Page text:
Break-ups are stressful. It is no surprise that they are associated with a decrease in psychological wellbeing. And your well-meaning friends – hoping to protect you from further heartbreak – will warn you not to rush into a new relationship, particularly if that person resembles your ex.
There is a stigma associated with moving on quickly. But the evidence suggests that this might actually be the best thing for us. So why does the stigma persist? How should we navigate a rebound relationship? And what are the risks of finding someone similar to a lost love?
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“People who start new relationships quickly have better romantic life feelings,” says Claudia Brumbaugh, a psychologist who studies adult attachment at City University of New York, describing a study where she assessed the psychological well-being of people who had recently broken up. “They felt more confident, desirable, loveable. Possibly because they had proven it to themselves. They had more feelings of personal growth and independence. They were more over their ex, they felt more secure. There were no cases where people who were single were better off.”
Brumbaugh says on average people think you should wait five months before entering a new relationship and that rebound relationships will not last long – but this is just what people think, not what the data says is best for us. In a survey of people whose relationships had recently ended, people who quickly found new partners reported higher self-esteem and wellbeing, and feeling less anxious. Their relatively uninterrupted relationship status allows their lifestyle to flow smoothly as they transition from one partner to another.
"Growing" between relationships might be an illusion (Credit: Getty Images)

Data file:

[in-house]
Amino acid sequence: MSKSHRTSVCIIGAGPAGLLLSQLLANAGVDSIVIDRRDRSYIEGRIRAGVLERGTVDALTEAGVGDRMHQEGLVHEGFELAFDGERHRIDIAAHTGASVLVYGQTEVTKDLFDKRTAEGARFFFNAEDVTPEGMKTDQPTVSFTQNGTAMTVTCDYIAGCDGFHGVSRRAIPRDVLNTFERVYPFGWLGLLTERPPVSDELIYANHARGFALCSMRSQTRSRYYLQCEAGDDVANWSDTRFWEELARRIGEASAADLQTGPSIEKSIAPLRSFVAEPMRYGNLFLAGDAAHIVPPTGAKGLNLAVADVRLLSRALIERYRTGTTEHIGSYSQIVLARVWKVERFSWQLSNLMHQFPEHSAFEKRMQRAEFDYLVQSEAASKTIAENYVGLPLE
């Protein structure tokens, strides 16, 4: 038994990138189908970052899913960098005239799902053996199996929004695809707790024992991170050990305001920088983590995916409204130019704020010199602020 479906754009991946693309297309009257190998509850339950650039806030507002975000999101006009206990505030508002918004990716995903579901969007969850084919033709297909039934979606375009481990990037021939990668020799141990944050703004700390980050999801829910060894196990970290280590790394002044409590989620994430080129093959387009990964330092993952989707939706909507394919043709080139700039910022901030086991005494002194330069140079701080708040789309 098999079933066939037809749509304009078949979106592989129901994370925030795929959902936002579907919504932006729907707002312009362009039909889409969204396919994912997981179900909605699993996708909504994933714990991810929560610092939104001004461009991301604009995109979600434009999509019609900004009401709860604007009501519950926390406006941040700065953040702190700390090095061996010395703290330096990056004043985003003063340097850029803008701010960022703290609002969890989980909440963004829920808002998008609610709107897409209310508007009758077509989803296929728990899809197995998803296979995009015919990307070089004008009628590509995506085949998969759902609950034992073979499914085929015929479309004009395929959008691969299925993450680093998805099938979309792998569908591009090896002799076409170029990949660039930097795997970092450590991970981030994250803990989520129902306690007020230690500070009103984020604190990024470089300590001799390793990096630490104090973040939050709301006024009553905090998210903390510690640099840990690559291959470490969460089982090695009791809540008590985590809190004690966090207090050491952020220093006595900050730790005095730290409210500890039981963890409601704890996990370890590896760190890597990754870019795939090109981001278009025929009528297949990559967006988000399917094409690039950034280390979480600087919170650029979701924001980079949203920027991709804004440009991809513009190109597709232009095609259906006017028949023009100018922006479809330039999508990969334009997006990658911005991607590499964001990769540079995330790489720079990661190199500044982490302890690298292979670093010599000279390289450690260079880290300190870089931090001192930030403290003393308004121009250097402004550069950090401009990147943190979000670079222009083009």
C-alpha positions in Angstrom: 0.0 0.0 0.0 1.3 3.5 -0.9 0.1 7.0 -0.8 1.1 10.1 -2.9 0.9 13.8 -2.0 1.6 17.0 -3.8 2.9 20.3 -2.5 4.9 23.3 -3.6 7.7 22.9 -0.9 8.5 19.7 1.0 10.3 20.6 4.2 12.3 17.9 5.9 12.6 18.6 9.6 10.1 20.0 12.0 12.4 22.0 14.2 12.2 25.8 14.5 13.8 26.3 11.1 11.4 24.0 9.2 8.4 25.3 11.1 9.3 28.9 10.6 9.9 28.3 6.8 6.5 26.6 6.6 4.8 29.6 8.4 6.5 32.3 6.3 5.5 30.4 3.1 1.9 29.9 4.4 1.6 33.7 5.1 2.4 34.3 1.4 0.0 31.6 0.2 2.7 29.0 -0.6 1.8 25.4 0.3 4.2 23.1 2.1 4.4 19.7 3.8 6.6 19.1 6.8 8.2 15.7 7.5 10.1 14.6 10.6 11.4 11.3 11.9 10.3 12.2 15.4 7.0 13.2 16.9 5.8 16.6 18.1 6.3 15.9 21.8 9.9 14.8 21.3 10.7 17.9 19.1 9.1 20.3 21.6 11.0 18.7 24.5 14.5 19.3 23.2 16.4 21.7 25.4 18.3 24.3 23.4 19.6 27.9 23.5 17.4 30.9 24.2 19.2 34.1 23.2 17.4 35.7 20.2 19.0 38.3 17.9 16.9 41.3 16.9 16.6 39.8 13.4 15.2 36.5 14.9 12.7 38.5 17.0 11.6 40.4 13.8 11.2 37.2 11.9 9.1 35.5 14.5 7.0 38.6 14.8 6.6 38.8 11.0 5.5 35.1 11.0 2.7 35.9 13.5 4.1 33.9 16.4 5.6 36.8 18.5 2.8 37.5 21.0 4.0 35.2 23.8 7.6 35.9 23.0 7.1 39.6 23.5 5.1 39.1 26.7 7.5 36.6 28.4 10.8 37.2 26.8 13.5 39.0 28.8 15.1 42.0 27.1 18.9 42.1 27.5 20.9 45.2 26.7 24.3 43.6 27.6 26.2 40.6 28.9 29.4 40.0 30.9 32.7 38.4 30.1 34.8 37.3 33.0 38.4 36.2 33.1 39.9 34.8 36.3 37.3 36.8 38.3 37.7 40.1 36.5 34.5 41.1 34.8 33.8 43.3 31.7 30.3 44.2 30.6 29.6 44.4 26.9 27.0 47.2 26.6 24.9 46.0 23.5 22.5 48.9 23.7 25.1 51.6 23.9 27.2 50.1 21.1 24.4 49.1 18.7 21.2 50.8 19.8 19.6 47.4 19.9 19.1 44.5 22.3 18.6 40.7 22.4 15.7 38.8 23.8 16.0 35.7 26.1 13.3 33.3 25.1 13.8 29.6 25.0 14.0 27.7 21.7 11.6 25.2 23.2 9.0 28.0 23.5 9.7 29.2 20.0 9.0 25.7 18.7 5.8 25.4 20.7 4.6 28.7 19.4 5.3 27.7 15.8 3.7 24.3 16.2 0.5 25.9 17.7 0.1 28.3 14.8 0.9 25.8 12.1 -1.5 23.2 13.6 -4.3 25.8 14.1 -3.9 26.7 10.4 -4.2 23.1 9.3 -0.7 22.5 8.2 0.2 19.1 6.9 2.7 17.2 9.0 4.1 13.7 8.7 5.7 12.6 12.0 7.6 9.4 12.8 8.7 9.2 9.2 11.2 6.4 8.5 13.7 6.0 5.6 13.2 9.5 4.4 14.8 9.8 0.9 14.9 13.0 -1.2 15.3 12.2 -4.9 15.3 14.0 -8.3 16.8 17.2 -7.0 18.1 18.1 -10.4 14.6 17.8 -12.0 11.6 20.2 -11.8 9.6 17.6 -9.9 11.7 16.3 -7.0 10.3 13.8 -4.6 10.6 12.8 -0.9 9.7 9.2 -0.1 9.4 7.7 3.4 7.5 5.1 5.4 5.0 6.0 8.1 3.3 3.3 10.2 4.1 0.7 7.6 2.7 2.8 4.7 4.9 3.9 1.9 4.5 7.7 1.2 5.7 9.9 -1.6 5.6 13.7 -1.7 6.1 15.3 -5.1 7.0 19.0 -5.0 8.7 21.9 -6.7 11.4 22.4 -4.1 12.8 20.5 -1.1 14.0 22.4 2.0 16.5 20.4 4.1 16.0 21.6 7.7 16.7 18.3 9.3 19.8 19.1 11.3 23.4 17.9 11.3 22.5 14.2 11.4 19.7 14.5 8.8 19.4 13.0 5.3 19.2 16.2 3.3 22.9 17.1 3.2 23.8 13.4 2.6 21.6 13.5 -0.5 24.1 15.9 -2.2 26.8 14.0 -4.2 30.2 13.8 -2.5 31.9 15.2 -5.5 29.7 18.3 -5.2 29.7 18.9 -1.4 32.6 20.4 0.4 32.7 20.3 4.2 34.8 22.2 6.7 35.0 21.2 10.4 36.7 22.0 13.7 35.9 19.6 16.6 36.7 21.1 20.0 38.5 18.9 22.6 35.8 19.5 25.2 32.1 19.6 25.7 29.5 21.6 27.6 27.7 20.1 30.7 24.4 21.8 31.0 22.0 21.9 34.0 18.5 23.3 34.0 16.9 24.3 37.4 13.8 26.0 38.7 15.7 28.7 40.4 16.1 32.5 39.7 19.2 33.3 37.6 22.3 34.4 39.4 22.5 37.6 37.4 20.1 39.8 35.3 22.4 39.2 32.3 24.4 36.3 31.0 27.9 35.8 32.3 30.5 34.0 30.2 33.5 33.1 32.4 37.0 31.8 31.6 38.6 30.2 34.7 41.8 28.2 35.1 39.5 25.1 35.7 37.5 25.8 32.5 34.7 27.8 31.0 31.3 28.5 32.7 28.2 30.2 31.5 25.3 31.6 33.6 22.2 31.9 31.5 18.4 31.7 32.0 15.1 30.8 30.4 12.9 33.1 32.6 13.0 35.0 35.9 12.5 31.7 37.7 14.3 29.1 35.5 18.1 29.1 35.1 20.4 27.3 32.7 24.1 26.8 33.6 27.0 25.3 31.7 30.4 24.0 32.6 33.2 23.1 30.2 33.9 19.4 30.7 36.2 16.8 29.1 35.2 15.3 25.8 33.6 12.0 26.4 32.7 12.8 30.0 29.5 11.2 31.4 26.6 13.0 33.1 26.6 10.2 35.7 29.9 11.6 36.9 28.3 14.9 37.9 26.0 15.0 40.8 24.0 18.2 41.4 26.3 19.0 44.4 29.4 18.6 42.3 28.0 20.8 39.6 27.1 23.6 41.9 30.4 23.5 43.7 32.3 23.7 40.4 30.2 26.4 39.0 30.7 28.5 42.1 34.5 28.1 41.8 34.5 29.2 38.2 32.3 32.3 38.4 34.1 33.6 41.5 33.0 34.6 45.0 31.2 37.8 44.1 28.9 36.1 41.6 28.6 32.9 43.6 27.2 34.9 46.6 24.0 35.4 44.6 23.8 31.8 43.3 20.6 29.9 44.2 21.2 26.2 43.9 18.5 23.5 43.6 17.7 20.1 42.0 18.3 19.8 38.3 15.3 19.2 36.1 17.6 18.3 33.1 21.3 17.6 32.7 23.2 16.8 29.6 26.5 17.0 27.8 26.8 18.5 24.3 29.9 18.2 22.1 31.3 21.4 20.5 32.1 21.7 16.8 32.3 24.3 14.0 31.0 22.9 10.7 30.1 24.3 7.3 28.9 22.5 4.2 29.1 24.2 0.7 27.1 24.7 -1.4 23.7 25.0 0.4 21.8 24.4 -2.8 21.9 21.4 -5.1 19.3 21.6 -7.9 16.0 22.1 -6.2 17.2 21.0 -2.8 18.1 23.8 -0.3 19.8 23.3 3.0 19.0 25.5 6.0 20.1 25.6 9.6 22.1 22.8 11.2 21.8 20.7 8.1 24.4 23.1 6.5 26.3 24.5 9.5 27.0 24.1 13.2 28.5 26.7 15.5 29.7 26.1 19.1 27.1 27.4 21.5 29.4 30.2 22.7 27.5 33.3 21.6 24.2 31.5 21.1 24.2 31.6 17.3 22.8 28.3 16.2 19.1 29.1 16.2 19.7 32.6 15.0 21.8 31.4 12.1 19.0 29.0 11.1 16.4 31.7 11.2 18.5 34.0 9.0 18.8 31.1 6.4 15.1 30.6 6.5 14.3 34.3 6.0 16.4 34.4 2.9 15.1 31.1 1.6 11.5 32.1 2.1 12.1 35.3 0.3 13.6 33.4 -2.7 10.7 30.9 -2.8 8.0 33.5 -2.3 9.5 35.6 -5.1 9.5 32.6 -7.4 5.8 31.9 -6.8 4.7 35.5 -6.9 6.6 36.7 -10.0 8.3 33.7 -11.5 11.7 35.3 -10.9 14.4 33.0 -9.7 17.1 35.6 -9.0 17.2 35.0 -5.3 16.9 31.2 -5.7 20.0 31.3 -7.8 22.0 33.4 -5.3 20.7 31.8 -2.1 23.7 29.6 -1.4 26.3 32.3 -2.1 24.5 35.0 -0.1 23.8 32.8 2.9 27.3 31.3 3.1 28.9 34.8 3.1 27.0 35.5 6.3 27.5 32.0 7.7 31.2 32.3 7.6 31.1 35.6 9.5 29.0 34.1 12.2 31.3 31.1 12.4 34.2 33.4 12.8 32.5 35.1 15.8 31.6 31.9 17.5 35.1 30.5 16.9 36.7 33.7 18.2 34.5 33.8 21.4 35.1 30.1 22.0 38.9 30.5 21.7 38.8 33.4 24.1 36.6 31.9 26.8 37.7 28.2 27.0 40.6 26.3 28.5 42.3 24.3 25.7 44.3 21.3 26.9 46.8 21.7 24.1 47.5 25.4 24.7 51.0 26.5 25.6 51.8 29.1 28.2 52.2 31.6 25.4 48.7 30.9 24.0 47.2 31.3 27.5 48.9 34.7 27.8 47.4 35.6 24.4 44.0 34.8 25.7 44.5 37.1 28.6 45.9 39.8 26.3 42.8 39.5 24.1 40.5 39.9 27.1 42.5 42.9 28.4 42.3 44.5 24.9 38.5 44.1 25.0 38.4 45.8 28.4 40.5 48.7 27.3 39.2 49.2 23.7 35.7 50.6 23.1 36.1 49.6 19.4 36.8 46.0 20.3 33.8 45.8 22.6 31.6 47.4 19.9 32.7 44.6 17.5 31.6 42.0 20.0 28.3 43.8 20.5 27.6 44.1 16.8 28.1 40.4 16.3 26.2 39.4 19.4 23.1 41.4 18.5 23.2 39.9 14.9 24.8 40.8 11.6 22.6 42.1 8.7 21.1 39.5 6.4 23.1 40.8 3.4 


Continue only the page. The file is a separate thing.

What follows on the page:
However, quick rebounders also tend to be people who had issues with insecurity in their previous relationship. It might sound contradictory that people who feel insecure also have higher self-esteem. But it could be a result of measuring feelings of insecurity in a relationship which is coming to an end (which is logical if you can sense that things are not going well) and then measuring subsequent growth in self-esteem after finding a new partner.
Growing up after breaking up
One reason given for taking time to enter a new relationship is that we need to heal and grow before meeting someone new. There is some logic to this. After breaking up, on average people report five ways in which they have grown in some way. These are commonly things like “I feel more confident” or “I am more independent”.
A break up might hurt your self esteem, but if you tell yourself you are more independent it counter balances that – Ty Tashiro
But, experiments like this rely on self-reported measures of growth, which means something slightly more complicated could be happening. I might say that I feel more confident, but am I objectively more confident? Studies looking at how people report personal growth after a traumatic event often show that there is in fact no change. We tell ourselves that we have grown because of a cognitive bias called positive illusions.